I'm a bit late to this party, but there are some things I'd like to say on this issue...
I worked for years in nice restaurants, in the kitchens preparing food. It was hot and stressful, I was good at it, and I took pride in the skills that I had to master to prepare a four star dinner. I never made more than $10.50/hr. It absolutely killed me to see some of the idiots that got hired as waitstaff walking with well over $200/night in tips and complaining about it. I always thought waitstaff had it really good, they came in about two hours after me, left at least an hour before me, and on their worst night still made more than me. I saw enough waitstaff to recognize that some of them were very good at the job and earned their tips while others were just horrible and still seemed to get pretty good money. I quit working in kitchens to become more serious about painting as I saw more potential to make real money in that trade and I did eventually start my own business and prosper with it.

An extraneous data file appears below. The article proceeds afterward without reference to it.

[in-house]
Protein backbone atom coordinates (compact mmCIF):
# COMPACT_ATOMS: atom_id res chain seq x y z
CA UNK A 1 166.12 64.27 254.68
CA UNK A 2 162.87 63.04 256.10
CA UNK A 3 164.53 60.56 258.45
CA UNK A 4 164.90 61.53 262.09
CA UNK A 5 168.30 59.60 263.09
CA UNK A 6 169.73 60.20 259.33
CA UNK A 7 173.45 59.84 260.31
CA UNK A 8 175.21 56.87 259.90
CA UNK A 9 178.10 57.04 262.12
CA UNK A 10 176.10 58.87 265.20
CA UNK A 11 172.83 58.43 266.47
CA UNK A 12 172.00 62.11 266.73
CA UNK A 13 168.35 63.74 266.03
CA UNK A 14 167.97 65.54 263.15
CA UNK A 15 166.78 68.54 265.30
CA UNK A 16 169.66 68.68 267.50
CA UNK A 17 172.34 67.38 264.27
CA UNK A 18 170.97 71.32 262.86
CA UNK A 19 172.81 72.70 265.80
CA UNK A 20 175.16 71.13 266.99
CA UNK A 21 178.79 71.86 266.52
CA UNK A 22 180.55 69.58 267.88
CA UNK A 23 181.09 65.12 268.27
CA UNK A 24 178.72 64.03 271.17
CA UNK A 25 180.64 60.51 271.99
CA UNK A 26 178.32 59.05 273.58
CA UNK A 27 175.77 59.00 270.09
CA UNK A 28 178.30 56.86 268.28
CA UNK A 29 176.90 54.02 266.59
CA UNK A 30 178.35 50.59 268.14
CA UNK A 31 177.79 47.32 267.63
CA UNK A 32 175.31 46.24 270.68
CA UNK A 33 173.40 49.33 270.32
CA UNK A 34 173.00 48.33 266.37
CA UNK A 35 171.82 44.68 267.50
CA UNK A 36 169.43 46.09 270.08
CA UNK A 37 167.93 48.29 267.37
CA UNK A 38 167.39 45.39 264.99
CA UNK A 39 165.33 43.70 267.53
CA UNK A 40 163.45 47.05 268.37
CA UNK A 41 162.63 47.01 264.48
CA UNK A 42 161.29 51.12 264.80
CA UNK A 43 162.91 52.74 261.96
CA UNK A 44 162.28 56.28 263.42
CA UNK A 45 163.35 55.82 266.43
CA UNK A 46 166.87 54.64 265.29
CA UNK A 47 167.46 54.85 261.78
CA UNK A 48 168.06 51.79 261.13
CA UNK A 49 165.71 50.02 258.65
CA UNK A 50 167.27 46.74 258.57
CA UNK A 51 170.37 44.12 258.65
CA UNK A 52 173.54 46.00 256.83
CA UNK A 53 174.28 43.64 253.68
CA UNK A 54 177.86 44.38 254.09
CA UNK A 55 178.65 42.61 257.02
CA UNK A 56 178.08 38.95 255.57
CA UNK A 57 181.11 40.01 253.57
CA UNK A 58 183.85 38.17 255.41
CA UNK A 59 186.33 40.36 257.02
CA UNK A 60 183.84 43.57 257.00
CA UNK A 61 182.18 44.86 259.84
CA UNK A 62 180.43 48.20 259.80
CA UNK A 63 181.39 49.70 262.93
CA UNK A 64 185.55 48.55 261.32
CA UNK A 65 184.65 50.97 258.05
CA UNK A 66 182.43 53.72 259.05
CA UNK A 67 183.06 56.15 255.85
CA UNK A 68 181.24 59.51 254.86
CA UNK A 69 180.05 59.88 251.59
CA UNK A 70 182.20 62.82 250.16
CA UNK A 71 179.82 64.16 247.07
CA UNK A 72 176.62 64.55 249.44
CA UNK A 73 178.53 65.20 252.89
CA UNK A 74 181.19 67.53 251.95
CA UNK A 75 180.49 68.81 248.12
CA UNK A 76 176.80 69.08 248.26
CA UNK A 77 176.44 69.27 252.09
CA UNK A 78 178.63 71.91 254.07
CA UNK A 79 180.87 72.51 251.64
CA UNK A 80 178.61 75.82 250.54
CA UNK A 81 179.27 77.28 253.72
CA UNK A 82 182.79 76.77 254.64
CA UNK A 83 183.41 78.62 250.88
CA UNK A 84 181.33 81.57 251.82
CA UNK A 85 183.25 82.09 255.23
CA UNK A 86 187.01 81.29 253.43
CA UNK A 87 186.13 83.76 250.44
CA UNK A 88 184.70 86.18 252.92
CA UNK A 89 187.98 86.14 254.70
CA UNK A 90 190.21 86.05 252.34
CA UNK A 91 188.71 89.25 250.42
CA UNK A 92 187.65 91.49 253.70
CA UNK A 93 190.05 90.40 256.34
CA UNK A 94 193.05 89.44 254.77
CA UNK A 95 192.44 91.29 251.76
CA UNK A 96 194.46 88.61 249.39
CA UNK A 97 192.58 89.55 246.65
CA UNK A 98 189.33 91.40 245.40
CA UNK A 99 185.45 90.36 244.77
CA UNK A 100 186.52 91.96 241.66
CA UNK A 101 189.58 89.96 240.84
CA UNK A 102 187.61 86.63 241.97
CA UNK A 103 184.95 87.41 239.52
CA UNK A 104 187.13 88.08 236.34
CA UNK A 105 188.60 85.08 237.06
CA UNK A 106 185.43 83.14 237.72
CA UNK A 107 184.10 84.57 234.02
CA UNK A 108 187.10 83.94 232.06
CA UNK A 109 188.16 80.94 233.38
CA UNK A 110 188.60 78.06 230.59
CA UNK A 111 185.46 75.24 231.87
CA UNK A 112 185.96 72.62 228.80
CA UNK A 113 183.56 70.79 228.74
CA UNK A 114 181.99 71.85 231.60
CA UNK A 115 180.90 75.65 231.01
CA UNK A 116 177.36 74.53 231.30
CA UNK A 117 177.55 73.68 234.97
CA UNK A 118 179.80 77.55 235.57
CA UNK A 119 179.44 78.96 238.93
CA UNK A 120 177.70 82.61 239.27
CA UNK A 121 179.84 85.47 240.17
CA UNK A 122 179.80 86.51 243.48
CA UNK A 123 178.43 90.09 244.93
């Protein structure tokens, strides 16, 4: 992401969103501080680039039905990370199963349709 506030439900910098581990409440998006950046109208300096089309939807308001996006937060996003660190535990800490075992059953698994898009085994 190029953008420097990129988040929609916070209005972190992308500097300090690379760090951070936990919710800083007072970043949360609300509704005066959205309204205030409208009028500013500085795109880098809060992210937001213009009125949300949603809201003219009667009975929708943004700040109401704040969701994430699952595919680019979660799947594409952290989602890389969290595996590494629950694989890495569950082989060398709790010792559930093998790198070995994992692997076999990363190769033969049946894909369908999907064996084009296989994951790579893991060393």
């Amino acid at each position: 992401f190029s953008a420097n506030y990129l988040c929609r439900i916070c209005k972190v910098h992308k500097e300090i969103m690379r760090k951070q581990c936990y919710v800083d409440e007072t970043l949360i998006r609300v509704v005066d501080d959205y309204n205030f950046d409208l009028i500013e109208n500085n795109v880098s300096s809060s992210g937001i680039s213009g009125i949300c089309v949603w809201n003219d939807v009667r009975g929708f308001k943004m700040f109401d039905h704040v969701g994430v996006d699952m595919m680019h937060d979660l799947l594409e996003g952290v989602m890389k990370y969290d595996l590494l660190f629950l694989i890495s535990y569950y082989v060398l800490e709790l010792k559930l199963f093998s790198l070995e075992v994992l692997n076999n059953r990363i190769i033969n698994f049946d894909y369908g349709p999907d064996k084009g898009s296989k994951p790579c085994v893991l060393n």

While my own business was getting started I worked briefly as a bus boy in a friends restaurant. I was great at it and picked up the slack from the bad waitstaff so effectively that patrons would sometimes tip me directly, I never solicited this. When I briefly waited tables I consistently made higher tips than most of my peers. These experiences have made me a discerning customer. I have zero tolerance for poorly prepared food or crappy service. I recognize and cut slack for busy nights and such, but no one ever gets an automatic tip from me. I have had arguments with my wife about the tip when service was poor, she always wants to tip an automatic 20% where I think 15% is average with adjustments up or down based on performance. For really poor performance, I will tip 5% or less to send a message. That message is that I didn't forget you, you sucked and this is more than you deserve. God help the server who chases me out the door or confronts me in any way about their tip. I am more than happy to discuss my tipping decisions with them and their manager. I also loathe the auto-grat that many restaurants automatically attach to the bill. I determine what a gratuity will be, if any, not the establishment. I usually suck it up and quietly pay to avoid embarrassing my wife in front of our friends, but to me the auto-grat is a tax and not a gratuity.